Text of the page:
Labels, mazes and stupefying change
Francis Hesselbein was awarded the Presidential Medal of Freedom, the United States of America’s highest civilian honor by President Clinton, in 1998. She is founder of the Hesselbein Leadership Institute. Her books have been translated into 29 languages, and she is the recipient of 22 honorary doctorate degrees. She has been awarded nearly every prestigous award of leadership excellence you can imagine, inducted into Halls of Fame, sits on numerous boards, was appointed to two commissions on community leadership by George Bush… You get the idea.
Last week I sat in and listened to an interview as she spoke with my collague Taavo about what it means to be a leader. She kept returning to a few key phrases throughout the conversation. One expression she repeated consistently was “Ban the heirarchy.”
That expression kept jumping into my mind as I read through a study on the relationship between giving heirarchical labels to individuals and its negative impact on their ability to solve complex puzzles. No one I talk to seems to disagree with the fact that as we live in a world of stupefying change, the ability to digest complicated information and then transform it into meaningful ideas or innovation is critically valuable. And yet, we often persist in such debilitating labels.
In the study called Names Can Hurt You, a group of researchers from the World Bank went to rural India and conducted a series of problem-solving tests with 6th and 7th grade students from both the highest and lowest castes. Before the test began, each student was privately interviewed and asked their name, caste, father’s name, grandfather’s name and village. Then they were divided into three groups. Each group was first asked to solve mazes on their own. And then the researchers created a competitive tournament game in which the students were incentivized to perform better. The best performers gained peer recognition and cash.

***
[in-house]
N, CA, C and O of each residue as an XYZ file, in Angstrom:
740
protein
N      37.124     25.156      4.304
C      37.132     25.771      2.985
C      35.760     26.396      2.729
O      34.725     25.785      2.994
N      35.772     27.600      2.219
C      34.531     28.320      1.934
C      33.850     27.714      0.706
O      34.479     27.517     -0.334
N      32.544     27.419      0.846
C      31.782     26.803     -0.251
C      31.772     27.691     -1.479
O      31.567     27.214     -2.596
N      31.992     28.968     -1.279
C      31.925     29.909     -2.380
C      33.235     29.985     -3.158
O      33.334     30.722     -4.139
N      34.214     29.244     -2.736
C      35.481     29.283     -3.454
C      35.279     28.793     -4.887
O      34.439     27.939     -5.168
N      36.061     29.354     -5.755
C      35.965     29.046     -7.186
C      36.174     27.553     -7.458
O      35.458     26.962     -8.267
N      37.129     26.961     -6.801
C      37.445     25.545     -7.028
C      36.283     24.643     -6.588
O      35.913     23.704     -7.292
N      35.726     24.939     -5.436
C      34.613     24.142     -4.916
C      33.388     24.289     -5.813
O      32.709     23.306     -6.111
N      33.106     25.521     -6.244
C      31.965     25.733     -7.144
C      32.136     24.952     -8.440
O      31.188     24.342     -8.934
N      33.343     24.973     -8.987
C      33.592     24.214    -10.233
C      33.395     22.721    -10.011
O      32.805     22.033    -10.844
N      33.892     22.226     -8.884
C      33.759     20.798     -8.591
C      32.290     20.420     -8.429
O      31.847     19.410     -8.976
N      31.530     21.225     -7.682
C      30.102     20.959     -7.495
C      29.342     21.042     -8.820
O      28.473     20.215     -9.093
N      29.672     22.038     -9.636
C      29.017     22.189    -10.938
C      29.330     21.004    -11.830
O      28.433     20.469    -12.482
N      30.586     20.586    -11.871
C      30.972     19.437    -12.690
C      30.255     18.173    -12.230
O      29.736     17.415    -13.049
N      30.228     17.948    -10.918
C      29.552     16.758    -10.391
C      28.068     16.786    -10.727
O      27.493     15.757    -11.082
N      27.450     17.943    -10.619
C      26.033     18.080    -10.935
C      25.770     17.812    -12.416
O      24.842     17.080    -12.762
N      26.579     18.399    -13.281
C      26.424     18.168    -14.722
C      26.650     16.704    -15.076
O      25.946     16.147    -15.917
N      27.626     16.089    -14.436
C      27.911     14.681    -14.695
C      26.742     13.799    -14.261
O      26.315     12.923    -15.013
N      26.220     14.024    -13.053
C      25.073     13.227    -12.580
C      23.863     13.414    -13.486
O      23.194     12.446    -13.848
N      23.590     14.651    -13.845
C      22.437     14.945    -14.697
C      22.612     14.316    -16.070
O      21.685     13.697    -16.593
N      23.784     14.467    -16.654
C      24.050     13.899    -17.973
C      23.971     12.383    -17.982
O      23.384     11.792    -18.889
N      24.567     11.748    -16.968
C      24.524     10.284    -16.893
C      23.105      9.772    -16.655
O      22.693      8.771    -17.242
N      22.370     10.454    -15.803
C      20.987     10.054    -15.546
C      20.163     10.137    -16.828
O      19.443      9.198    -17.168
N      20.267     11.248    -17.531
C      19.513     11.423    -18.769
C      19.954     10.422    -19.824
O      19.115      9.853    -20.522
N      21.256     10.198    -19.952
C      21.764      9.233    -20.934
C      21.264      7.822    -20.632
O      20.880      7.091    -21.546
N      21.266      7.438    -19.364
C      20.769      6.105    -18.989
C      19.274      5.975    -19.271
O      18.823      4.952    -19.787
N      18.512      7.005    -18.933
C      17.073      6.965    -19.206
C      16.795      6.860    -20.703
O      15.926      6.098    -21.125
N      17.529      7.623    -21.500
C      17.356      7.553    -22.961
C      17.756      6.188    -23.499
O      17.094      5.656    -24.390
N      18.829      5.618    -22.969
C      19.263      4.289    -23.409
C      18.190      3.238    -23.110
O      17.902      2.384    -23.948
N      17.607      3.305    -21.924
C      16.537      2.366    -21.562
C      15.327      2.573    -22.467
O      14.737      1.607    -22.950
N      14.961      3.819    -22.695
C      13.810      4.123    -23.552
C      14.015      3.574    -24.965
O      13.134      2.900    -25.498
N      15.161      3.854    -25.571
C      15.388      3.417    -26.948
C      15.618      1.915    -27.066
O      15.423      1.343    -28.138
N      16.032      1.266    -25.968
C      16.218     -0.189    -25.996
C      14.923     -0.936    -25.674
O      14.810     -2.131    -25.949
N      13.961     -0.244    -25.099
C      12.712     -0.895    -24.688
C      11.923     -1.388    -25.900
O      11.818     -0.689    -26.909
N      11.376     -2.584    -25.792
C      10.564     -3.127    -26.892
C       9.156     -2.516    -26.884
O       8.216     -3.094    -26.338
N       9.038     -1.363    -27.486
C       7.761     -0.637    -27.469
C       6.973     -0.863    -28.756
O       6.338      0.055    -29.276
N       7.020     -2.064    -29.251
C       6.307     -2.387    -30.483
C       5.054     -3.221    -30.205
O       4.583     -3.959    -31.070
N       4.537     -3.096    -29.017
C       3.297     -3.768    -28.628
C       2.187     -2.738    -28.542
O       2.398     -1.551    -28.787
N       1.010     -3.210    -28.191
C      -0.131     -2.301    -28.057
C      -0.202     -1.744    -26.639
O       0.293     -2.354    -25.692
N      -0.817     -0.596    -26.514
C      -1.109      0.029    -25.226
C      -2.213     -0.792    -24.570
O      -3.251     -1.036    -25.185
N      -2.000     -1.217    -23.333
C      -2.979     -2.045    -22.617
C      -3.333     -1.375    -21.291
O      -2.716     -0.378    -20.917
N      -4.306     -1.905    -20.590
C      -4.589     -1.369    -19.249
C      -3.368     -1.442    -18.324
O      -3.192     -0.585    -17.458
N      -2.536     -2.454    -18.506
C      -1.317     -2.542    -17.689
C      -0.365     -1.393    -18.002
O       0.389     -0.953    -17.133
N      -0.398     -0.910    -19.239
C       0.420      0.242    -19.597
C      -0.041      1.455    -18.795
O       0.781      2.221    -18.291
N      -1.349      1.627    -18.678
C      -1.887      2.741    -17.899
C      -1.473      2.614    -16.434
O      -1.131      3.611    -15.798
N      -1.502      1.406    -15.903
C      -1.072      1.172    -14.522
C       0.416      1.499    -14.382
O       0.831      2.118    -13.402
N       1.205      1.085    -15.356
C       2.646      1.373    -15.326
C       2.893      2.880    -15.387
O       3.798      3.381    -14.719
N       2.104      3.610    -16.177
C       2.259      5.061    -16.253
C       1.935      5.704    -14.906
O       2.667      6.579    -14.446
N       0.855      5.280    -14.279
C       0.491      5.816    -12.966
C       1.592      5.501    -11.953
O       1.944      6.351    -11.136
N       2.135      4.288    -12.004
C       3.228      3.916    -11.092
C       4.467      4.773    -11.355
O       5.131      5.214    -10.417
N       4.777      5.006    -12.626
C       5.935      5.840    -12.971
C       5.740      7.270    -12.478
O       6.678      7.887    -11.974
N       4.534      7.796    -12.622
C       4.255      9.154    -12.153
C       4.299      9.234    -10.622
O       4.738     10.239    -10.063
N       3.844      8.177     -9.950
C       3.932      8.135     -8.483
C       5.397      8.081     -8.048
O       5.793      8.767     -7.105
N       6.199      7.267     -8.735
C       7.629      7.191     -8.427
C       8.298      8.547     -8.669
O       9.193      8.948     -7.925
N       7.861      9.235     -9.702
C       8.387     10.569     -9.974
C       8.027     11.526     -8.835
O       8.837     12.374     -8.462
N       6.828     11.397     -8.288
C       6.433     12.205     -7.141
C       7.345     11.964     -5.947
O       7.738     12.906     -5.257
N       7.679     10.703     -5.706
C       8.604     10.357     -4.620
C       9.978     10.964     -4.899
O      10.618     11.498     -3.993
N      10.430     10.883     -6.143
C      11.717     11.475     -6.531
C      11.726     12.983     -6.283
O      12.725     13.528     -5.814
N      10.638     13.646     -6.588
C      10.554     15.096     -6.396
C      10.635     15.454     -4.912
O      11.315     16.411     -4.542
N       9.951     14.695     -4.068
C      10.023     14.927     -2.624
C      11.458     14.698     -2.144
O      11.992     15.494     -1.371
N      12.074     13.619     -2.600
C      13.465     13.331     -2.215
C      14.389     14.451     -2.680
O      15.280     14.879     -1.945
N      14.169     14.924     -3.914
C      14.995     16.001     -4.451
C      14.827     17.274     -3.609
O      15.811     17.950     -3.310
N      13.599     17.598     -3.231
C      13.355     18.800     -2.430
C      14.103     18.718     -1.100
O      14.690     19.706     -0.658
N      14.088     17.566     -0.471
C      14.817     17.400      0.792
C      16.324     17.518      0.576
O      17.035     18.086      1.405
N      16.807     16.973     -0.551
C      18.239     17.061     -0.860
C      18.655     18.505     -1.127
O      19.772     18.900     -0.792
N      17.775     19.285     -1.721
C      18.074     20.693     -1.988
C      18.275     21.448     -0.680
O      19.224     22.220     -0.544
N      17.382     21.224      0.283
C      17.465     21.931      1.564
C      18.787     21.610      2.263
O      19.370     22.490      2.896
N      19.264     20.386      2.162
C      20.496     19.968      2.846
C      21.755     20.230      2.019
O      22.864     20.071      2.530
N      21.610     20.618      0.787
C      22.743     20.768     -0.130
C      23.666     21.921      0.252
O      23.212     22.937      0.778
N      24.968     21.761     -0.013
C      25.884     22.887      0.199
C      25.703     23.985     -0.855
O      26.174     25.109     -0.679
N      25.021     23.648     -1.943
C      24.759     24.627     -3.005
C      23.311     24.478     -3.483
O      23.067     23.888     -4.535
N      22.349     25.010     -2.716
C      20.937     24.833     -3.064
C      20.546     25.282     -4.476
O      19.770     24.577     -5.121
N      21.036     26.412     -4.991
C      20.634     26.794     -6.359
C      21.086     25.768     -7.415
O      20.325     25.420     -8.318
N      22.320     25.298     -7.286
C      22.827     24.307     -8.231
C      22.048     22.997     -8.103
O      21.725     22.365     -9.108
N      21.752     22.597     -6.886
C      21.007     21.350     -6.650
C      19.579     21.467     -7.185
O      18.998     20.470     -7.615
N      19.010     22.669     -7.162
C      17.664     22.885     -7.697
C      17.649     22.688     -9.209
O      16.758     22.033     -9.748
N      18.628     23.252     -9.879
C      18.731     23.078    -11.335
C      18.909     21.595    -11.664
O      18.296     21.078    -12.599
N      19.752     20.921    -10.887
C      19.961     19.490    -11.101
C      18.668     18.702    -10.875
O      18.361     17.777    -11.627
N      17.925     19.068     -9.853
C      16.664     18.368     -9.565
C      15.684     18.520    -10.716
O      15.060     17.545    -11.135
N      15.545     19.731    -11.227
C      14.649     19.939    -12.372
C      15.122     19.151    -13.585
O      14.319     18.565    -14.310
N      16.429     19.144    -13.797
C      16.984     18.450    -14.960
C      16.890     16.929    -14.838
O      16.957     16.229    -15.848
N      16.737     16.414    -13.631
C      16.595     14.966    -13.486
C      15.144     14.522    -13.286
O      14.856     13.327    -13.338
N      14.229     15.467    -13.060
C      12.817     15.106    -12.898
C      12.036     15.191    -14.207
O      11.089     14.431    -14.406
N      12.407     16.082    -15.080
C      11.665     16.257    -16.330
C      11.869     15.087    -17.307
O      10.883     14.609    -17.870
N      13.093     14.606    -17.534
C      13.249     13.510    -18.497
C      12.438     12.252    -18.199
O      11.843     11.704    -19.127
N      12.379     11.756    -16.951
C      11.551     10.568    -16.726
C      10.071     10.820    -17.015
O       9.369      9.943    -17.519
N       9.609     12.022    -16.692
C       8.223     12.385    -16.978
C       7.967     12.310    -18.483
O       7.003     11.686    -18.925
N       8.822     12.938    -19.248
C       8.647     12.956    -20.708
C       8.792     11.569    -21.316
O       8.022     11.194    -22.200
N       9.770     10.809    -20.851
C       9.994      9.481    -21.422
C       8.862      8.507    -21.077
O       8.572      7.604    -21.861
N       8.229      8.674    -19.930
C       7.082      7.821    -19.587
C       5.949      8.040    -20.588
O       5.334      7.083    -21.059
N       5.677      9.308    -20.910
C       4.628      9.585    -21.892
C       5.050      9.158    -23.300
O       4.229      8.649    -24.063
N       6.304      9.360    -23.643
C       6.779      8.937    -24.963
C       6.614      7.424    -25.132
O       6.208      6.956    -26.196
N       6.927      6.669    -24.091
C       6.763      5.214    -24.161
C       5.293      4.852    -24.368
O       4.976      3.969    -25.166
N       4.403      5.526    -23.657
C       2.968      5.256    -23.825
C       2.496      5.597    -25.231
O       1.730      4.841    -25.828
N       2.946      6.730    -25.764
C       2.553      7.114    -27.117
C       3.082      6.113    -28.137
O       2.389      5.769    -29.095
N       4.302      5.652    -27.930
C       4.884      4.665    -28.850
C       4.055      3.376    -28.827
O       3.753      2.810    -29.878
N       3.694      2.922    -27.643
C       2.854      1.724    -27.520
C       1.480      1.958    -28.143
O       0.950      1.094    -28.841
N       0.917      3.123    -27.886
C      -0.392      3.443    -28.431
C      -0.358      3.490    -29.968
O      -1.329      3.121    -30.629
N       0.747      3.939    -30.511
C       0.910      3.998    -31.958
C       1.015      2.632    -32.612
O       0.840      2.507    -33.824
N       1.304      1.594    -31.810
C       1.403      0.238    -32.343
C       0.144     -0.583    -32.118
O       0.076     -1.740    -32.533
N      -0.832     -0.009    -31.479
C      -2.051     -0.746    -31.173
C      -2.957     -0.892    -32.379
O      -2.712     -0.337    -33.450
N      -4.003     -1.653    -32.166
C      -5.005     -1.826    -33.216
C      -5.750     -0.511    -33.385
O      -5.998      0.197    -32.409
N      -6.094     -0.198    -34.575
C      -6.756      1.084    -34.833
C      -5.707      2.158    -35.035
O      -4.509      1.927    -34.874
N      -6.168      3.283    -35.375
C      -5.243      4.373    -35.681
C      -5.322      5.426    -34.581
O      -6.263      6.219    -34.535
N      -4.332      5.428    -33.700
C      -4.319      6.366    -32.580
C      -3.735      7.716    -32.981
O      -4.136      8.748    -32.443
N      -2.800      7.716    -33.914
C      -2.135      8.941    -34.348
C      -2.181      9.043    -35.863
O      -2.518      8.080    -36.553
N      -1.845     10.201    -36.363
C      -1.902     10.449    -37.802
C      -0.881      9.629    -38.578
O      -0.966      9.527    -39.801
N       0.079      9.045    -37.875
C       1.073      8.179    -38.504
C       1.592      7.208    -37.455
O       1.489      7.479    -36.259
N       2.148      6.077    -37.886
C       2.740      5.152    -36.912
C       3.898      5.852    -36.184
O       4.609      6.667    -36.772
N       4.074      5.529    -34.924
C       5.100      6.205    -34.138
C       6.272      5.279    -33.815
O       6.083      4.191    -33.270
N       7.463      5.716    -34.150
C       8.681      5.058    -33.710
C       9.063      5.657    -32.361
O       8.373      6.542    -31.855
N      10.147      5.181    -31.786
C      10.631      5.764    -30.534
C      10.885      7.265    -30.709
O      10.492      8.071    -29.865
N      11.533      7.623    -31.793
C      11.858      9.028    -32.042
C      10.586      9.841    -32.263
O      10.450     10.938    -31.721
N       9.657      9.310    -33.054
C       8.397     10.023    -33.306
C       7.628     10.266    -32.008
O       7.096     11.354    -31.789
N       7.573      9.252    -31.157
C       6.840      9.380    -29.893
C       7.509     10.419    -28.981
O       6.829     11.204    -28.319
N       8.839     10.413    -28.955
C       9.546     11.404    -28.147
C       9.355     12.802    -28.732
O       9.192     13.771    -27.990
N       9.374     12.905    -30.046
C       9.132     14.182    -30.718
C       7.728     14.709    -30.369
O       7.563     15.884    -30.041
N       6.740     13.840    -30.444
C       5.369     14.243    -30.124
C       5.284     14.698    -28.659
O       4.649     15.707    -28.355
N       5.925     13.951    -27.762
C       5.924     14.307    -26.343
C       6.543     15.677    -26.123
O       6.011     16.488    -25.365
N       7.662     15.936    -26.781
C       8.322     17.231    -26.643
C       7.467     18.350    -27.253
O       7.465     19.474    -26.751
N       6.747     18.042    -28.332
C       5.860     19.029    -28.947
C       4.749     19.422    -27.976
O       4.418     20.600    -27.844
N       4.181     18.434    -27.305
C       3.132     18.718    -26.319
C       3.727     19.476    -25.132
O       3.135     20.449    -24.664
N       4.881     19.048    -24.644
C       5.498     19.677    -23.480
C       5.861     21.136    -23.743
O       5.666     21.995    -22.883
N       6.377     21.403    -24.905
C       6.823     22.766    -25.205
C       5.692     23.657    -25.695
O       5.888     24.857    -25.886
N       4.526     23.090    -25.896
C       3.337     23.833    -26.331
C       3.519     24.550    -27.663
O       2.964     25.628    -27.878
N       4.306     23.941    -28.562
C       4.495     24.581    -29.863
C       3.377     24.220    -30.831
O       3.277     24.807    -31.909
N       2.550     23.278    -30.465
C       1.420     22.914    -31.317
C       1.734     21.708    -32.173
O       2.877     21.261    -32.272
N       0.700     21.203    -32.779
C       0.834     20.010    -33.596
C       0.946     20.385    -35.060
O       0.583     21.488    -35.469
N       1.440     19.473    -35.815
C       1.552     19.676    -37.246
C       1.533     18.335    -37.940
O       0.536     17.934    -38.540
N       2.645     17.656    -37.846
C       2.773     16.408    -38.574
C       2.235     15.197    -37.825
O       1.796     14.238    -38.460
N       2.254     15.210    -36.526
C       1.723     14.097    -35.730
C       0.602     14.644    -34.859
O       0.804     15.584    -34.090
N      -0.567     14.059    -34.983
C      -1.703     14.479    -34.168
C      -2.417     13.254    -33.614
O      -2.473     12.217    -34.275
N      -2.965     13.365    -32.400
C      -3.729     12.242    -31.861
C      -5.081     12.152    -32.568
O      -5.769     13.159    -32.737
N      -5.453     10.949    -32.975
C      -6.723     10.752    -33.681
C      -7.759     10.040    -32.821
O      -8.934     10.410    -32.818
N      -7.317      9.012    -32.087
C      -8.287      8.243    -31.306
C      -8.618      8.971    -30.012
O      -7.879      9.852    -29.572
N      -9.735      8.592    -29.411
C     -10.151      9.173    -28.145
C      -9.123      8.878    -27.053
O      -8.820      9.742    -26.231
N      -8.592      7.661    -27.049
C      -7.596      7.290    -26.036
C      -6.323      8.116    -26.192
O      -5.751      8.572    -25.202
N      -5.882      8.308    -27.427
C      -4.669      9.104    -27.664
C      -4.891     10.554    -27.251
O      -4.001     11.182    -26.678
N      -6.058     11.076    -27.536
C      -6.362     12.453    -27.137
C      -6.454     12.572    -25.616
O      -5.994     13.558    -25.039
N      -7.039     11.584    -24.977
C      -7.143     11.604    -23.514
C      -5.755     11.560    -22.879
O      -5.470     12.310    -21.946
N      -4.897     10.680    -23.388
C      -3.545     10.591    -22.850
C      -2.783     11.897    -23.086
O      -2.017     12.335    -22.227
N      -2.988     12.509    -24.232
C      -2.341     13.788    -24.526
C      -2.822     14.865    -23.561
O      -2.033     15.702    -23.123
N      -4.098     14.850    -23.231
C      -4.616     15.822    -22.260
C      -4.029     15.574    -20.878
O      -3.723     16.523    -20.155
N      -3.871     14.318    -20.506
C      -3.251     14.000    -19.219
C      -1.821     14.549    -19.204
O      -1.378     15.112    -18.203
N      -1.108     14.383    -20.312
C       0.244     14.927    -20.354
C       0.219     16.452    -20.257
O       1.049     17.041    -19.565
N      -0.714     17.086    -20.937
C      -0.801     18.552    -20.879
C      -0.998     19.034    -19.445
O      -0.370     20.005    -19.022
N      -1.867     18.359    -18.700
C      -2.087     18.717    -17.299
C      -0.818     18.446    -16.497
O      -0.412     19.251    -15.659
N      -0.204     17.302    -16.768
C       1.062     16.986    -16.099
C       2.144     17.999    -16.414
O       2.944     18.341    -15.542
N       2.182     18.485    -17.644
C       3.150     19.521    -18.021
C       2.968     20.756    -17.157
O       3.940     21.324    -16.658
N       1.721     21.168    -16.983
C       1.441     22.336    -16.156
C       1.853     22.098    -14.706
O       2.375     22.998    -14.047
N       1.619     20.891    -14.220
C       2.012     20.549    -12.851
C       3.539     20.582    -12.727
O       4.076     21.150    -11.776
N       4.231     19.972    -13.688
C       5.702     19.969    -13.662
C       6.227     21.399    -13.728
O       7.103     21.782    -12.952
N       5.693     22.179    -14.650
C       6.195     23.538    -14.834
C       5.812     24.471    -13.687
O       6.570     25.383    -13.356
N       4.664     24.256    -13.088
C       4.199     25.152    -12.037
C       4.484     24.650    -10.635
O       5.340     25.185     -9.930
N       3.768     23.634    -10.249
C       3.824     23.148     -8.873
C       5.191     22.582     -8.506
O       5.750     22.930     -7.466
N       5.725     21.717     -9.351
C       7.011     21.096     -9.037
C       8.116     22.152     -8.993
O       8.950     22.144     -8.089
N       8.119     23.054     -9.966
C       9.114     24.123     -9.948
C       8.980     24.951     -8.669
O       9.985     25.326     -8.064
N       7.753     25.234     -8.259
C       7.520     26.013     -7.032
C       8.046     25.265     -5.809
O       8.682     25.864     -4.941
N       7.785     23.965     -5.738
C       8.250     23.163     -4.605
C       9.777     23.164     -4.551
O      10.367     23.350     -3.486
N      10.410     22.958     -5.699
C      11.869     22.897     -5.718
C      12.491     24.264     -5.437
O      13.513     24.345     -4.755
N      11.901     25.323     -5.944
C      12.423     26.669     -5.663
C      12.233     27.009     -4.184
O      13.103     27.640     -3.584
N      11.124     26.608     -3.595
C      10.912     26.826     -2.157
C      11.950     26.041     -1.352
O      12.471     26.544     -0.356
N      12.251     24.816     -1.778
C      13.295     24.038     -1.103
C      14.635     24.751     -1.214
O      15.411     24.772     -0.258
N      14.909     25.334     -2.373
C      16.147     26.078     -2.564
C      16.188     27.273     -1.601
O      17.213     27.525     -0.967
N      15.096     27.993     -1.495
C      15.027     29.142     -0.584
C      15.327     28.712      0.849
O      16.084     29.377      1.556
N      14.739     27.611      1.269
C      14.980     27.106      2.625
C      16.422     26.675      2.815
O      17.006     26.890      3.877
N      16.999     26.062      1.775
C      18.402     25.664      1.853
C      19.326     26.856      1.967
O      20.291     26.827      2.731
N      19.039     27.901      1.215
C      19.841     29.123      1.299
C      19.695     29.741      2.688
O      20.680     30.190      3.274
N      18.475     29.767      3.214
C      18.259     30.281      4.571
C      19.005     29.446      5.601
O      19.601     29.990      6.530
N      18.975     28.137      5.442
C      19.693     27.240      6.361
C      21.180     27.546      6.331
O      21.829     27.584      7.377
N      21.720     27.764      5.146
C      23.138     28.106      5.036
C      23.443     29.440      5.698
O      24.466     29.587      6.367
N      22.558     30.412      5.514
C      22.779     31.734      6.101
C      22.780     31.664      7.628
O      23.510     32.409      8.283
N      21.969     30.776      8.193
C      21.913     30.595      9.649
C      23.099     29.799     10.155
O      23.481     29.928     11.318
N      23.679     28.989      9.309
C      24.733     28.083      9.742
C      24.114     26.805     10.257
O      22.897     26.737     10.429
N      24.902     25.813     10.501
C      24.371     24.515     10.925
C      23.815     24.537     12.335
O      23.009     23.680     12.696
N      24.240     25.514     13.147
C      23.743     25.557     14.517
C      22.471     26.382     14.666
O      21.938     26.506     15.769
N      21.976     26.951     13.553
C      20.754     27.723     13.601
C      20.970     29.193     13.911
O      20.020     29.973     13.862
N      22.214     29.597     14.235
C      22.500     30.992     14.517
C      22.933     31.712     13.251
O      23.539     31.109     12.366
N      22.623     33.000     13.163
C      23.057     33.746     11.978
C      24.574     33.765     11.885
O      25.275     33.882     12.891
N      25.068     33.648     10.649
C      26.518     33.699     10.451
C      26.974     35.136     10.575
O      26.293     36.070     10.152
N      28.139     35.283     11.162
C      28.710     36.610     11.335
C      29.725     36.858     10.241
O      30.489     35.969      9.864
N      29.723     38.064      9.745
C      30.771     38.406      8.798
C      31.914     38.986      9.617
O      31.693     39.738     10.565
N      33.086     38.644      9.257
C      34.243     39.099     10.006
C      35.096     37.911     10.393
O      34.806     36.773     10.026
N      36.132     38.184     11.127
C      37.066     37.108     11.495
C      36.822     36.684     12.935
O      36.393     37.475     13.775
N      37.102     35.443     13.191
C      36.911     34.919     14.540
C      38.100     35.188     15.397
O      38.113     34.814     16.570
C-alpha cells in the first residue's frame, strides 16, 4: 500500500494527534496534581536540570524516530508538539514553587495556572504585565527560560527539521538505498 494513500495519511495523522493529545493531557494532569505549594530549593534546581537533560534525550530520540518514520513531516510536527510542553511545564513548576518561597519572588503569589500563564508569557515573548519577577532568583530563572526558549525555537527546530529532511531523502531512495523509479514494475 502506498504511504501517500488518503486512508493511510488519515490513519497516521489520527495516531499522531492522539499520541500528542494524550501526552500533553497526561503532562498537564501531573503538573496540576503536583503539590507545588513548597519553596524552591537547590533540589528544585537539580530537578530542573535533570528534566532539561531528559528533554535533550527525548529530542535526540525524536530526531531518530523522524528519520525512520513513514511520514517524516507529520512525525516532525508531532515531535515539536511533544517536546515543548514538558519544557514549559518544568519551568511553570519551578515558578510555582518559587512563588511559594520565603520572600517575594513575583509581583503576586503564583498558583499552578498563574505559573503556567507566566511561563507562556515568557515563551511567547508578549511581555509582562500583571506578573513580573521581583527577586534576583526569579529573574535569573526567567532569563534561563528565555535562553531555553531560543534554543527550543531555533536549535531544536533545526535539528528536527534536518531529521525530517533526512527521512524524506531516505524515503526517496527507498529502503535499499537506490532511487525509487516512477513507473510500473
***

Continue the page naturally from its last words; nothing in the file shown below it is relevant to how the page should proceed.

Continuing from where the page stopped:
The first group, known as Caste Concealed, consisted of 3 high caste students (H) and 3 low caste students (L). Because the students were selected from multiple villages, and because none of their personal information was shared with other students, a child might reasonably assume the others are unaware of their caste. As expected, in this group all 6 students performed comparably well on the puzzles, and responded positively to the social and monetary incentives introduced in the competitive tournament game.
The second group, know as Caste Revealed, again consisted of 3H and 3L students. However, at the beginning of the session the researchers read aloud each child’s background information, revealing their identity and caste. In this group all students did not improve or respond to incentives in the tournament portion of the test.
The third group, Caste Segregated, consisted of 6H and 6L students, and again all identities were revealed prior to starting the session. In this group, not only did the students remain unresponsive to competitive incentives, it had a negative impact on the lower caste students. Once their identity was revealed in a larger group they performed even worse when incentivized to do better.
Huh! Imagine that: in team-based problem-solving environments, when certain members of the group are labeled as inferior, they perform worse on complex problems.
Avoid labels, speak in terms of “we.” And in the language of world-class innovative – and non-heirarchical – company W.L. Gore, “No one may commit another.” That is to say, you may invite or challenge people to take on tasks and accountability but you may not commit another person to doing something. In their culture, people have influence based on the compelling power of their ideas and leadership ability to get things done, not based on their title.